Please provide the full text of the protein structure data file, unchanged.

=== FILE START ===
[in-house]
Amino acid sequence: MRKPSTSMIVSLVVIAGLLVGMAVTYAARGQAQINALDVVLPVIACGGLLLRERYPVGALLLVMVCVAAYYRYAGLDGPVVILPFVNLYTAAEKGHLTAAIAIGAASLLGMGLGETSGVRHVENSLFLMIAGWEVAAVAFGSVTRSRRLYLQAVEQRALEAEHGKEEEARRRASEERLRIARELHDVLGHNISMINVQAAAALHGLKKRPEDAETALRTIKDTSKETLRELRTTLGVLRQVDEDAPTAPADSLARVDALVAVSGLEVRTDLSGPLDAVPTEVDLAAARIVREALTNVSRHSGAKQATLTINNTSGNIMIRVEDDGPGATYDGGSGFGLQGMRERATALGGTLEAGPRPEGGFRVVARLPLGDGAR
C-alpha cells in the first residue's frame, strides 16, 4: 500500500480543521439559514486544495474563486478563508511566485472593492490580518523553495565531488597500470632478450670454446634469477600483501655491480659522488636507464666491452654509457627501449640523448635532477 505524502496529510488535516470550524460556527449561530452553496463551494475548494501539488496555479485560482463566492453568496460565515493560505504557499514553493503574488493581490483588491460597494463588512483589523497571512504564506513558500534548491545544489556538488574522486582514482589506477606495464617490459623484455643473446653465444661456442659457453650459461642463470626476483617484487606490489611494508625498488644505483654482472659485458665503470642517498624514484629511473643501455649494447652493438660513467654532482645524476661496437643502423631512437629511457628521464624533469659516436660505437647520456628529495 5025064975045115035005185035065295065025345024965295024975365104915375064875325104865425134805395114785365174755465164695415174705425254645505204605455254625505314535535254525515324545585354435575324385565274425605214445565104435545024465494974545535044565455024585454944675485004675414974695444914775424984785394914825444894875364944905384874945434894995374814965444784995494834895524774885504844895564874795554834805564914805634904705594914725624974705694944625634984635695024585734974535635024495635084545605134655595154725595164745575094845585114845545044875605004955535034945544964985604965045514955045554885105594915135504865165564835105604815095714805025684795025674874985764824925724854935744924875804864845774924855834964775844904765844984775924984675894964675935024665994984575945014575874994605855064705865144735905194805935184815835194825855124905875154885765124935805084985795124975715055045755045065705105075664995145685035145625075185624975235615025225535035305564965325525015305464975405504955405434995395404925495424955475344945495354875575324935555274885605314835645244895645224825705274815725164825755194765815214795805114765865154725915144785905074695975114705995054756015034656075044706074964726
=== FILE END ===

[in-house]
Amino acid sequence: MRKPSTSMIVSLVVIAGLLVGMAVTYAARGQAQINALDVVLPVIACGGLLLRERYPVGALLLVMVCVAAYYRYAGLDGPVVILPFVNLYTAAEKGHLTAAIAIGAASLLGMGLGETSGVRHVENSLFLMIAGWEVAAVAFGSVTRSRRLYLQAVEQRALEAEHGKEEEARRRASEERLRIARELHDVLGHNISMINVQAAAALHGLKKRPEDAETALRTIKDTSKETLRELRTTLGVLRQVDEDAPTAPADSLARVDALVAVSGLEVRTDLSGPLDAVPTEVDLAAARIVREALTNVSRHSGAKQATLTINNTSGNIMIRVEDDGPGATYDGGSGFGLQGMRERATALGGTLEAGPRPEGGFRVVARLPLGDGAR
C-alpha cells in the first residue's frame, strides 16, 4: 500500500480543521439559514486544495474563486478563508511566485472593492490580518523553495565531488597500470632478450670454446634469477600483501655491480659522488636507464666491452654509457627501449640523448635532477 505524502496529510488535516470550524460556527449561530452553496463551494475548494501539488496555479485560482463566492453568496460565515493560505504557499514553493503574488493581490483588491460597494463588512483589523497571512504564506513558500534548491545544489556538488574522486582514482589506477606495464617490459623484455643473446653465444661456442659457453650459461642463470626476483617484487606490489611494508625498488644505483654482472659485458665503470642517498624514484629511473643501455649494447652493438660513467654532482645524476661496437643502423631512437629511457628521464624533469659516436660505437647520456628529495 5025064975045115035005185035065295065025345024965295024975365104915375064875325104865425134805395114785365174755465164695415174705425254645505204605455254625505314535535254525515324545585354435575324385565274425605214445565104435545024465494974545535044565455024585454944675485004675414974695444914775424984785394914825444894875364944905384874945434894995374814965444784995494834895524774885504844895564874795554834805564914805634904705594914725624974705694944625634984635695024585734974535635024495635084545605134655595154725595164745575094845585114845545044875605004955535034945544964985604965045514955045554885105594915135504865165564835105604815095714805025684795025674874985764824925724854935744924875804864845774924855834964775844904765844984775924984675894964675935024665994984575945014575874994605855064705865144735905194805935184815835194825855124905875154885765124935805084985795124975715055045755045065705105075664995145685035145625075185624975235615025225535035305564965325525015305464975405504955405434995395404925495424955475344945495354875575324935555274885605314835645244895645224825705274815725164825755194765815214795805114765865154725915144785905074695975114705995054756015034656075044706074964726